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Administrative Review Hearing in Vermont

In the state of Vermont each person that has been convicted of a DUI has the right to request a hearing within seven days after they receive the notice of suspension of their license. However, this right to a hearing is waived if the convicted motorist does not send in a timely request for the hearing within those seven days. This hearing is known as an Administrative per se hearing, is held within 21 days of the preliminary hearing and is on the merits of the case. A final hearing may never occur more than 42 days after the date of the alleged offense and may only be continued by the consent of the defendant or for good cause shown.

The issues to be determined in the Administrative per se hearing are limited in the state of Vermont. The first issue to be raised is whether the law enforcement officer had reasonable grounds to believe the person was operating, attempting to operate or in actual physical control of a vehicle while under the influence of alcohol or other drugs. At this hearing it will also be determined whether at the time for the request for the evidentiary test the officer informed the person of their rights’ and the consequences of taking and refusing the test. The third issue to be raised is whether the person refused to permit the test. Lastly, it will also be raised whether the test was taken and the test results indicated that the person’s BAC was .08 or more at the time of operating and whether the testing methods used were valid and reliable. Also, whether the test results were accurate and accurately evaluated will be determined.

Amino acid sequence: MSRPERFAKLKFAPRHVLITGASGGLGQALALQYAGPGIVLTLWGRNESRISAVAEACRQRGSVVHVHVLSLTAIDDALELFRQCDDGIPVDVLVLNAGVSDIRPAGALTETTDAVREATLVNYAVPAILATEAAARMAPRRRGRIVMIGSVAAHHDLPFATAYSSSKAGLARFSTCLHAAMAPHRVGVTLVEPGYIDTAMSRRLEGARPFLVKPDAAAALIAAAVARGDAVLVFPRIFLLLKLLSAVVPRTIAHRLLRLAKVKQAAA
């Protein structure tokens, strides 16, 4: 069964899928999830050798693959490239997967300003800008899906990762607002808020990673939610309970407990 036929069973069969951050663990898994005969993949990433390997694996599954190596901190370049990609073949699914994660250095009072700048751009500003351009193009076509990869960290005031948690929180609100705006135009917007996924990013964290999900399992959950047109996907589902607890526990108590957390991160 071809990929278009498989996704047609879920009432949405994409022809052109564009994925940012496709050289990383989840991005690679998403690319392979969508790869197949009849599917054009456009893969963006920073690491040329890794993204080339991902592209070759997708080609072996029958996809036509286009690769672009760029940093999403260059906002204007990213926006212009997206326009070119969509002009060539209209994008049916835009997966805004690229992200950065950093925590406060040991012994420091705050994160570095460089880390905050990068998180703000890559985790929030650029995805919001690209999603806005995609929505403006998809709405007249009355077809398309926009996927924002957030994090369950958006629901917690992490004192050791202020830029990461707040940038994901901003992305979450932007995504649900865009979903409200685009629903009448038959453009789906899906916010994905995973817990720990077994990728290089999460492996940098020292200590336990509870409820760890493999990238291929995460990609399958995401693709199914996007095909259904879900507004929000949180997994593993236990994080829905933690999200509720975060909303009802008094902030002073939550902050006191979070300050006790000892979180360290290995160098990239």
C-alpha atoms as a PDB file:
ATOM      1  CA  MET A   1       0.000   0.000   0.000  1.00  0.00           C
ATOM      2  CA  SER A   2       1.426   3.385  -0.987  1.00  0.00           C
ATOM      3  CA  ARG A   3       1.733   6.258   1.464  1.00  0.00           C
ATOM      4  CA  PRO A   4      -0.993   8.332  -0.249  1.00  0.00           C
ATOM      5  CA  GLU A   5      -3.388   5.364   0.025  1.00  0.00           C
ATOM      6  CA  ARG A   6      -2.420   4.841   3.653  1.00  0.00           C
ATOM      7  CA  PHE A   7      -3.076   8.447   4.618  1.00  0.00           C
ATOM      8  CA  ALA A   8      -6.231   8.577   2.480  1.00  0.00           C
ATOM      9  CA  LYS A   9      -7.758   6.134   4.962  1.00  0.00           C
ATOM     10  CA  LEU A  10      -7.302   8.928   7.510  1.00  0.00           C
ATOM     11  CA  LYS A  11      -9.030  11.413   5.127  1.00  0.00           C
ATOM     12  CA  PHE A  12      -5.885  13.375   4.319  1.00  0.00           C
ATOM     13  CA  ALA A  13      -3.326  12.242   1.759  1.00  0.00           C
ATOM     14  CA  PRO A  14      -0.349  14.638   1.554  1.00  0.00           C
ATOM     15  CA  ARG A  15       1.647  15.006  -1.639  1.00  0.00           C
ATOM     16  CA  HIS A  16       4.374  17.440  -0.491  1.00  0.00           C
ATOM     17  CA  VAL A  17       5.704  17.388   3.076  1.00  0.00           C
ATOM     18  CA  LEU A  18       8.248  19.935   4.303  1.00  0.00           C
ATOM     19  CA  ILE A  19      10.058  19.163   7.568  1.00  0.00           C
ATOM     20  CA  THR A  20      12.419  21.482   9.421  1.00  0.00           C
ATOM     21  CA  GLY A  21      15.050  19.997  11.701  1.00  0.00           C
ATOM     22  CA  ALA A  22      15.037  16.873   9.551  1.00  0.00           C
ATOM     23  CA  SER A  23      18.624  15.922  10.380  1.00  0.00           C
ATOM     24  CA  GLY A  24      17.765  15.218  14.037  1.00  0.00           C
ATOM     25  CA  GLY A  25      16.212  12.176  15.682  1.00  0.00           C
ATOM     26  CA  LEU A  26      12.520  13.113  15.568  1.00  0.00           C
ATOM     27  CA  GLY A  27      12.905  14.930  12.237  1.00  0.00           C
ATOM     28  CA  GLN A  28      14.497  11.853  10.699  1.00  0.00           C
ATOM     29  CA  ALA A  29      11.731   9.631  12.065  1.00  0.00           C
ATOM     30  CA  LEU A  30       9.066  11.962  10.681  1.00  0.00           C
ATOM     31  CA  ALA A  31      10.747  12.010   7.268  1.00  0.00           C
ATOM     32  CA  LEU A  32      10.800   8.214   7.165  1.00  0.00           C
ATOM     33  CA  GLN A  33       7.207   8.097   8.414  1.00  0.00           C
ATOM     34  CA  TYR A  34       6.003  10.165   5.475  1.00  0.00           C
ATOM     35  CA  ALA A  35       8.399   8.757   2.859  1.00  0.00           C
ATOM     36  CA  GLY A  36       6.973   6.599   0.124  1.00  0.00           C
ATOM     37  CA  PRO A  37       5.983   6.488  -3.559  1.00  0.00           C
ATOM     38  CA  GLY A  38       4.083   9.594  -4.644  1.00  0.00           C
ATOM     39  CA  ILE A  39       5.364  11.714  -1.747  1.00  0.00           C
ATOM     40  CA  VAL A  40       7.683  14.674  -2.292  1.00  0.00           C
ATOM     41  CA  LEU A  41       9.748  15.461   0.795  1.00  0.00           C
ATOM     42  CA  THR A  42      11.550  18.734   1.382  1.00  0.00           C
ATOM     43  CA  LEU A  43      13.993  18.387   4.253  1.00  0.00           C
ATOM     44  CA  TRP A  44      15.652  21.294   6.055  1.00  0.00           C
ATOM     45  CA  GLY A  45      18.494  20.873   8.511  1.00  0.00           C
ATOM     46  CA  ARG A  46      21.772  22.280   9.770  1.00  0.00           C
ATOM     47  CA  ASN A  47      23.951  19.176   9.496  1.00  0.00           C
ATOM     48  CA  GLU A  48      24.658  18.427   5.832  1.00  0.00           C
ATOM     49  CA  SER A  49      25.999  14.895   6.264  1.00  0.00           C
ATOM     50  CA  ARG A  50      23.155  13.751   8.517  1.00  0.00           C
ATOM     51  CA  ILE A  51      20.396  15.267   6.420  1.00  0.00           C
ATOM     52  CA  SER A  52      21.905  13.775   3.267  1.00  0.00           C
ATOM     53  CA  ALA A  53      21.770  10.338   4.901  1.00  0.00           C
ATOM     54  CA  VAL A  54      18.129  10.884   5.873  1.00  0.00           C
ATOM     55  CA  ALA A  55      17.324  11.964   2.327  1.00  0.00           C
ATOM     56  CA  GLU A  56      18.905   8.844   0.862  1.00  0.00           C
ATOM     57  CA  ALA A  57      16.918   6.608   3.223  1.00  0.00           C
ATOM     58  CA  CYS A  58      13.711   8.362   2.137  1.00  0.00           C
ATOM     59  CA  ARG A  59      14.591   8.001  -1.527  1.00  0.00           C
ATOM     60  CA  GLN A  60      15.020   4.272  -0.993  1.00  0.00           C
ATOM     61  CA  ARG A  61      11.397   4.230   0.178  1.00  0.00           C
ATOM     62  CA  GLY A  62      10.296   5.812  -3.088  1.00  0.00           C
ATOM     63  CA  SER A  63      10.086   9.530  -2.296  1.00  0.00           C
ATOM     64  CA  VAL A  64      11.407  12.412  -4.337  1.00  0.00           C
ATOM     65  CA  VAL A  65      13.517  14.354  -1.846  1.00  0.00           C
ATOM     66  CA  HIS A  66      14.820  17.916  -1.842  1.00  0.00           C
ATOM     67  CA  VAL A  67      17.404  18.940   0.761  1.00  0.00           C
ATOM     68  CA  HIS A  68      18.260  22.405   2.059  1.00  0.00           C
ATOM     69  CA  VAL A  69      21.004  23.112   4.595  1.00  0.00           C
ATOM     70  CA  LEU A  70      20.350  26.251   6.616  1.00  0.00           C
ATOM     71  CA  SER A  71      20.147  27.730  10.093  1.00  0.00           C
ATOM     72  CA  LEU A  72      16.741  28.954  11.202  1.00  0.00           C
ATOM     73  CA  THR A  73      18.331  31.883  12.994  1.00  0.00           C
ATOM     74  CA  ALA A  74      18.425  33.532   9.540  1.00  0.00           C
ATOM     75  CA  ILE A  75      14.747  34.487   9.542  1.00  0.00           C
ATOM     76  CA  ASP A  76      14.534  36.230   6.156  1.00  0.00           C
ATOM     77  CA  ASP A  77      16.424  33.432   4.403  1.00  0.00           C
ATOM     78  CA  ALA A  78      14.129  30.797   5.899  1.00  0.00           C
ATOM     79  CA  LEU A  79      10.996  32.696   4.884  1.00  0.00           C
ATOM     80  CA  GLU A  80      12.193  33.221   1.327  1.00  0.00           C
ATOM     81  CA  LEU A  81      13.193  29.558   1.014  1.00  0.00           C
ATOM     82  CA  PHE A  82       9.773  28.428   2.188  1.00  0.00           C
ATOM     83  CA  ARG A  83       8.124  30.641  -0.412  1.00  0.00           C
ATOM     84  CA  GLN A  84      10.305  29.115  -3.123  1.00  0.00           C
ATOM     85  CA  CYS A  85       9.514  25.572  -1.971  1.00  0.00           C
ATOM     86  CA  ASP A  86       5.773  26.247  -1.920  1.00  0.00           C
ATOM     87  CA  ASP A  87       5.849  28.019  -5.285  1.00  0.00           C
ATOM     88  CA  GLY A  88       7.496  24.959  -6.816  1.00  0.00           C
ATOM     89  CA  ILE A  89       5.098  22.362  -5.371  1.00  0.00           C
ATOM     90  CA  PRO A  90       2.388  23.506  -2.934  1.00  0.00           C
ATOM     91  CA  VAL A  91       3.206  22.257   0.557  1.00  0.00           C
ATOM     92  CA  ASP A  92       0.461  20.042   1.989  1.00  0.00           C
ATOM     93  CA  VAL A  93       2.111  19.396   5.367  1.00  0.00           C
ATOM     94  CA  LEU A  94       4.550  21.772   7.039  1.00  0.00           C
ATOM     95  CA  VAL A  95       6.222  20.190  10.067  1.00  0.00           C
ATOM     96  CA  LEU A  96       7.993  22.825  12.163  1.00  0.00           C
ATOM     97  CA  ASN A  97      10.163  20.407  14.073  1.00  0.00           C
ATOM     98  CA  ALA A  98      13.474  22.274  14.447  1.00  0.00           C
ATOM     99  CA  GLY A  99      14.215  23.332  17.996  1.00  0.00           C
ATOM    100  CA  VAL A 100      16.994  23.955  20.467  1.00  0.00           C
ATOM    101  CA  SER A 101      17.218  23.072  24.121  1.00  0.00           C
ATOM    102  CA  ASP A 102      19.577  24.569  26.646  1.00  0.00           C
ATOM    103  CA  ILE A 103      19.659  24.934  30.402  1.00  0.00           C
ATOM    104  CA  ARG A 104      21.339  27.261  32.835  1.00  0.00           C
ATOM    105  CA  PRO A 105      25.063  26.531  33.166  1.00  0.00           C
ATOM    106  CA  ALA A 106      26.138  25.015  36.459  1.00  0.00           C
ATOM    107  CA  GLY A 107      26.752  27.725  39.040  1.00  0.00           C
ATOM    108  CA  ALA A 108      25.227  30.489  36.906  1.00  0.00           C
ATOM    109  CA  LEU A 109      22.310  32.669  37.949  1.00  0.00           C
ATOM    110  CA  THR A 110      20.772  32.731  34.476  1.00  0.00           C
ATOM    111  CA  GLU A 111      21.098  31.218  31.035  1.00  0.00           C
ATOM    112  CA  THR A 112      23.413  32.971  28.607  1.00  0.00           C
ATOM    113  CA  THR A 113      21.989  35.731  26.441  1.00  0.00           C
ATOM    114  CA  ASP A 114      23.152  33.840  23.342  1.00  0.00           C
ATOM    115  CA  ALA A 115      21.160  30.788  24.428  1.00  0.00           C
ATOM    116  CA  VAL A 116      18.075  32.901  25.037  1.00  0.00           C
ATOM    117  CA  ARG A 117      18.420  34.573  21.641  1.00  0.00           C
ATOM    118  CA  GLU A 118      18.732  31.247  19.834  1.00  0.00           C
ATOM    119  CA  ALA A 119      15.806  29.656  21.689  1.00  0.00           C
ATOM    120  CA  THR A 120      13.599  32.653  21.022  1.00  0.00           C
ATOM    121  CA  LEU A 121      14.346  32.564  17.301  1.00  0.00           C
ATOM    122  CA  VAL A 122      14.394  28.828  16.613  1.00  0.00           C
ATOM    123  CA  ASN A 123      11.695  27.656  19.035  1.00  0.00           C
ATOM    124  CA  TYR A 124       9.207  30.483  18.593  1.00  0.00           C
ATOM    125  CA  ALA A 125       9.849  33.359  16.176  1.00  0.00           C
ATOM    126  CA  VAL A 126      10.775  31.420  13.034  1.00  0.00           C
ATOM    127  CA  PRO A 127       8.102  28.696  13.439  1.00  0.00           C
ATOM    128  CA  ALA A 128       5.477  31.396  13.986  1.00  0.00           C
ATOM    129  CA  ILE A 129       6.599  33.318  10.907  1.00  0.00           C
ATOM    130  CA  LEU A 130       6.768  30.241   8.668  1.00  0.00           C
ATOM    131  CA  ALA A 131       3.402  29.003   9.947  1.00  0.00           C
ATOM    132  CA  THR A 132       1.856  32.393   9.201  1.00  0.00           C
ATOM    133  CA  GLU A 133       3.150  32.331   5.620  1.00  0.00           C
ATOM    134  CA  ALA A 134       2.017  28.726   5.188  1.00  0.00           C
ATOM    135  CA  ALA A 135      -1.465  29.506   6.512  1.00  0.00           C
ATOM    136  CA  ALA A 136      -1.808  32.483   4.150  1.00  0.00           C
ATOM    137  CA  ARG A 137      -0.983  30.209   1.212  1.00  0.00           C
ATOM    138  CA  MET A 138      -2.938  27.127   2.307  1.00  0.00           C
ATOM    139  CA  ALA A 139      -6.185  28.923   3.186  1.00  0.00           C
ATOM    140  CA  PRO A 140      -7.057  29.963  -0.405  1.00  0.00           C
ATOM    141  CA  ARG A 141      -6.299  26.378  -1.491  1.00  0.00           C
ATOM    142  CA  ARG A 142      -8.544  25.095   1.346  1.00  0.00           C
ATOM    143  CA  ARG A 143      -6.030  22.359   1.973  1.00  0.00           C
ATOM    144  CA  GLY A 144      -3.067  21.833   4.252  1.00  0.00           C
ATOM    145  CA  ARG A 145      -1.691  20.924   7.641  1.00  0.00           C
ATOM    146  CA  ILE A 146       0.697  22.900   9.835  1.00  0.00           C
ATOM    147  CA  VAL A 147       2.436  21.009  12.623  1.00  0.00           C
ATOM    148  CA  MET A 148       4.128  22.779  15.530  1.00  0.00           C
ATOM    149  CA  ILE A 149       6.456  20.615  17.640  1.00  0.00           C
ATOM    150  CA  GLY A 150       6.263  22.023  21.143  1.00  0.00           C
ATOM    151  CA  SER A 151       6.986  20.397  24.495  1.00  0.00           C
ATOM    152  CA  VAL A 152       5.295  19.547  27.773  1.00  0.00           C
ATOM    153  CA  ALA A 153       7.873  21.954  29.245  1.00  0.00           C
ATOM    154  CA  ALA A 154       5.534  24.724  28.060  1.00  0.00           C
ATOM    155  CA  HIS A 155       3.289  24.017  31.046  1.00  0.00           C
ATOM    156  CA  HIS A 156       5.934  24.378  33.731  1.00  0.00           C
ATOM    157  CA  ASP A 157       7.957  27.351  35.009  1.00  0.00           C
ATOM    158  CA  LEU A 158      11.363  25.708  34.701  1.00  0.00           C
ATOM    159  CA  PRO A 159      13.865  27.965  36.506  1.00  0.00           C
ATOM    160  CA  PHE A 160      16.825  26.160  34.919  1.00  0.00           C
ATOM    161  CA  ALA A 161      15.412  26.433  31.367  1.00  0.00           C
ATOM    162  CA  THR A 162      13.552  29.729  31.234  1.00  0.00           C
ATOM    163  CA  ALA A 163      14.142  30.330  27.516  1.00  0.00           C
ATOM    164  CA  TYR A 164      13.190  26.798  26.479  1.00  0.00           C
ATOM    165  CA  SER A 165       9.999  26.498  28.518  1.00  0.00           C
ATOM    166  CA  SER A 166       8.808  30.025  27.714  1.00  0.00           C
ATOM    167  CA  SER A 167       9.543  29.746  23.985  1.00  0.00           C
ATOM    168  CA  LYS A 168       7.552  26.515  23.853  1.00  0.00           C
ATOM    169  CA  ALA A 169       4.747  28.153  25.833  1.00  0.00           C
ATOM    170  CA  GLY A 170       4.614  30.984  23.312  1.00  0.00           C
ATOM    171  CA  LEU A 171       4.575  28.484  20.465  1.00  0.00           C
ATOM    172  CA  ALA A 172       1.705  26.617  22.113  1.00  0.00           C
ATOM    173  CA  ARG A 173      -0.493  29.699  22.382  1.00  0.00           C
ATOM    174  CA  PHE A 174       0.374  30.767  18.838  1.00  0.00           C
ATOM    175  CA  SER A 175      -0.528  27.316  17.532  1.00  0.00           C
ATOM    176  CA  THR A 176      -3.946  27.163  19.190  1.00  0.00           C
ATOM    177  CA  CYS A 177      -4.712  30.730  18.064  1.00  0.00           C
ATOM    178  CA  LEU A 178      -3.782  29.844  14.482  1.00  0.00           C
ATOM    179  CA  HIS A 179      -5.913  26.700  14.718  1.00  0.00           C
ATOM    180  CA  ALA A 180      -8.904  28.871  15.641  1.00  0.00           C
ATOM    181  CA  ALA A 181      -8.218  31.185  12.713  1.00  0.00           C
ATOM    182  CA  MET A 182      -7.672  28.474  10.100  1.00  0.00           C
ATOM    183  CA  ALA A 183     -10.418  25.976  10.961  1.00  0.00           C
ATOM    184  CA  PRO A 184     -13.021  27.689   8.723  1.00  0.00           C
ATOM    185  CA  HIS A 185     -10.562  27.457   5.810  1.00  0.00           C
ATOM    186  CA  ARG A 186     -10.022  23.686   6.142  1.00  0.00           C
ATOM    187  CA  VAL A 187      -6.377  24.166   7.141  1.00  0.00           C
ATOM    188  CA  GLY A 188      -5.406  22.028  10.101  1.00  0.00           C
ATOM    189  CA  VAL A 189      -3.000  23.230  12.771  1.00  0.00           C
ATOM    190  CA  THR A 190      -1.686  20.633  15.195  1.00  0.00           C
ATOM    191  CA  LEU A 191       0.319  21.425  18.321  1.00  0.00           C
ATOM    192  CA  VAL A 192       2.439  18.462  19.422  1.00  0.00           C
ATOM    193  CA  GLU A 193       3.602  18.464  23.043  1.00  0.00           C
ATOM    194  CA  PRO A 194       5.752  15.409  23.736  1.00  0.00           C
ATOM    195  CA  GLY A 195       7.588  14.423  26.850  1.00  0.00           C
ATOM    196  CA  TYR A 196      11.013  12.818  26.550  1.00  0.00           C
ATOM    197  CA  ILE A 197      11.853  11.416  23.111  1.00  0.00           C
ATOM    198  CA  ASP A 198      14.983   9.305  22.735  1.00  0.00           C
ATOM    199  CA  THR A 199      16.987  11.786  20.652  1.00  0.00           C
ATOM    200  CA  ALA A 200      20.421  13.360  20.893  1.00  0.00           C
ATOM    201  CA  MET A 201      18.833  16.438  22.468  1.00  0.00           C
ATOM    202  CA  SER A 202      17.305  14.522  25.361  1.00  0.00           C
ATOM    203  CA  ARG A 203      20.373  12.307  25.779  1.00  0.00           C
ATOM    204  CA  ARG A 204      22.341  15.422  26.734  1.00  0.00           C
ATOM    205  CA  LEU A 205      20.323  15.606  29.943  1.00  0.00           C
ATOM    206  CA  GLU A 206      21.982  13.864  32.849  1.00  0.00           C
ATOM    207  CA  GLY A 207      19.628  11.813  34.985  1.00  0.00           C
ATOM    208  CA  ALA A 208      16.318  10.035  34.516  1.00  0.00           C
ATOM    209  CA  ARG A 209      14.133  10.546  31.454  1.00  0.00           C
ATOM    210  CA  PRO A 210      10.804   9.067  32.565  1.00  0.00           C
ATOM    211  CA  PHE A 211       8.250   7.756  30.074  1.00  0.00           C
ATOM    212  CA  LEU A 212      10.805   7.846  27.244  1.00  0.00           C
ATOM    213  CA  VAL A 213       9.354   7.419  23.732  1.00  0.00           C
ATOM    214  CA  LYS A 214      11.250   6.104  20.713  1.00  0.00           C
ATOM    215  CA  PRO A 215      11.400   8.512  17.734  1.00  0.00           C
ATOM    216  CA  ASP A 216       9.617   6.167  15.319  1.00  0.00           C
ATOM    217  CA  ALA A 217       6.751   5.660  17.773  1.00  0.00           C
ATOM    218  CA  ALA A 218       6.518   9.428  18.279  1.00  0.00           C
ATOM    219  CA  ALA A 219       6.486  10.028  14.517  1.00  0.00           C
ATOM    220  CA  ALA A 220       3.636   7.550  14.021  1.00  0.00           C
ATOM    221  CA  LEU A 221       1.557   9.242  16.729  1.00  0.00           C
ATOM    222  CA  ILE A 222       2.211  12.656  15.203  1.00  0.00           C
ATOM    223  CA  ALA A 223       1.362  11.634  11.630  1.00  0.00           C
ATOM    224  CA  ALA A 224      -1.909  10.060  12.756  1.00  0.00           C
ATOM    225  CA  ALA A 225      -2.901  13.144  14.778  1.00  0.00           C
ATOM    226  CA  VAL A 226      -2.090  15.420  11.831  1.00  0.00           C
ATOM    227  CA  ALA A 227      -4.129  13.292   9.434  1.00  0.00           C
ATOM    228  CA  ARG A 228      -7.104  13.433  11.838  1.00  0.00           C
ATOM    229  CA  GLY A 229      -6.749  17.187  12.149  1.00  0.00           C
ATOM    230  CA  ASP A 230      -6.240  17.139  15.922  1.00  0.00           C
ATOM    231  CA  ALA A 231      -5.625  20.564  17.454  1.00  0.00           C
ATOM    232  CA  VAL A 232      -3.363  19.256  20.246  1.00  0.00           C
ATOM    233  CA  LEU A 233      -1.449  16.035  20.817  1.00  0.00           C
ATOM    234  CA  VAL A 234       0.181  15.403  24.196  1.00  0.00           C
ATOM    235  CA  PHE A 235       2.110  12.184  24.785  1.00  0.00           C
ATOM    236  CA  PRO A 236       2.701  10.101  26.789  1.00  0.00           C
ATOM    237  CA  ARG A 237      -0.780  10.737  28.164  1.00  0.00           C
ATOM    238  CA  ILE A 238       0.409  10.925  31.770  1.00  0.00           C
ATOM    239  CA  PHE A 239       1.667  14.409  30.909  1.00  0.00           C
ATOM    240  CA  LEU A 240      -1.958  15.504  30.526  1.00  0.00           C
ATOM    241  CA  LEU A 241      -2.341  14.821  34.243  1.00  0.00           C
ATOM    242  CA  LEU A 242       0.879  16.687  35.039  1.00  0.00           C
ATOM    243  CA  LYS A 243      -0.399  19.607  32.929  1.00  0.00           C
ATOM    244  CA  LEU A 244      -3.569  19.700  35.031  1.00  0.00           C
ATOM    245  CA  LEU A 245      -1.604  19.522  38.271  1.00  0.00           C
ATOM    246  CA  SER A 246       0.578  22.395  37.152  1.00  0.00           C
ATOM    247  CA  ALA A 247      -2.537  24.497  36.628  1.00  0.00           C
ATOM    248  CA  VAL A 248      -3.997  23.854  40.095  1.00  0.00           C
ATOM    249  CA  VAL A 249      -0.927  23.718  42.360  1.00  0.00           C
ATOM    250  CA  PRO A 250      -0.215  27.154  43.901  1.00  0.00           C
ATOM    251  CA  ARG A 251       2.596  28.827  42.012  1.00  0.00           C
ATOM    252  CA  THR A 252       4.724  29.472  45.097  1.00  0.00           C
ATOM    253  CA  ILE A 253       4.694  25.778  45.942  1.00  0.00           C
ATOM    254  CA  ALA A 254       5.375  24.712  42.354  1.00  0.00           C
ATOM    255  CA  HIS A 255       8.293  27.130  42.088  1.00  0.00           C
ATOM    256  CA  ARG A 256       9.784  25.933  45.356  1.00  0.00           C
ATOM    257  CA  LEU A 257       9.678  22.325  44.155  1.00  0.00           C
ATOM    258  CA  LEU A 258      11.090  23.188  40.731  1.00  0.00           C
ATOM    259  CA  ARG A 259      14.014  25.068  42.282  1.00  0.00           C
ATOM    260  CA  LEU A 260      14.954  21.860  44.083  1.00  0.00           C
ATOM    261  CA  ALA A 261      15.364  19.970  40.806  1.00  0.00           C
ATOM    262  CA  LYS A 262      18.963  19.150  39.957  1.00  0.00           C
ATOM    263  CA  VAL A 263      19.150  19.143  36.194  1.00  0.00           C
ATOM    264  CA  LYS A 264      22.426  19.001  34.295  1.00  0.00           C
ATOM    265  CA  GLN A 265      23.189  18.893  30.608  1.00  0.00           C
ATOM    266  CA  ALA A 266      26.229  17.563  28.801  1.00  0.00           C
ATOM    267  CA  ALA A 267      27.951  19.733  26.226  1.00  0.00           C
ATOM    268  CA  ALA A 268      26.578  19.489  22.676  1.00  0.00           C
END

Also, at least seven days prior to the hearing the defendant should provide to the state and file with the court a list of issues that the defendant intends to raise at the hearing. Also, only evidence relevant to the issue may be raised by the defendant at the final hearing and all other evidence will be deemed inadmissible.

After the hearing is commenced a final report of the hearing is sent to the commissioner who makes a finding on the case either in favor for the defendant or against the defendant. If the commission finds in favor or the defendant the suspension of their license is dismissed and no fees from the defendant are owed. However, if the commissioner finds in opposition of the defendant the suspension is enforced with fees included.


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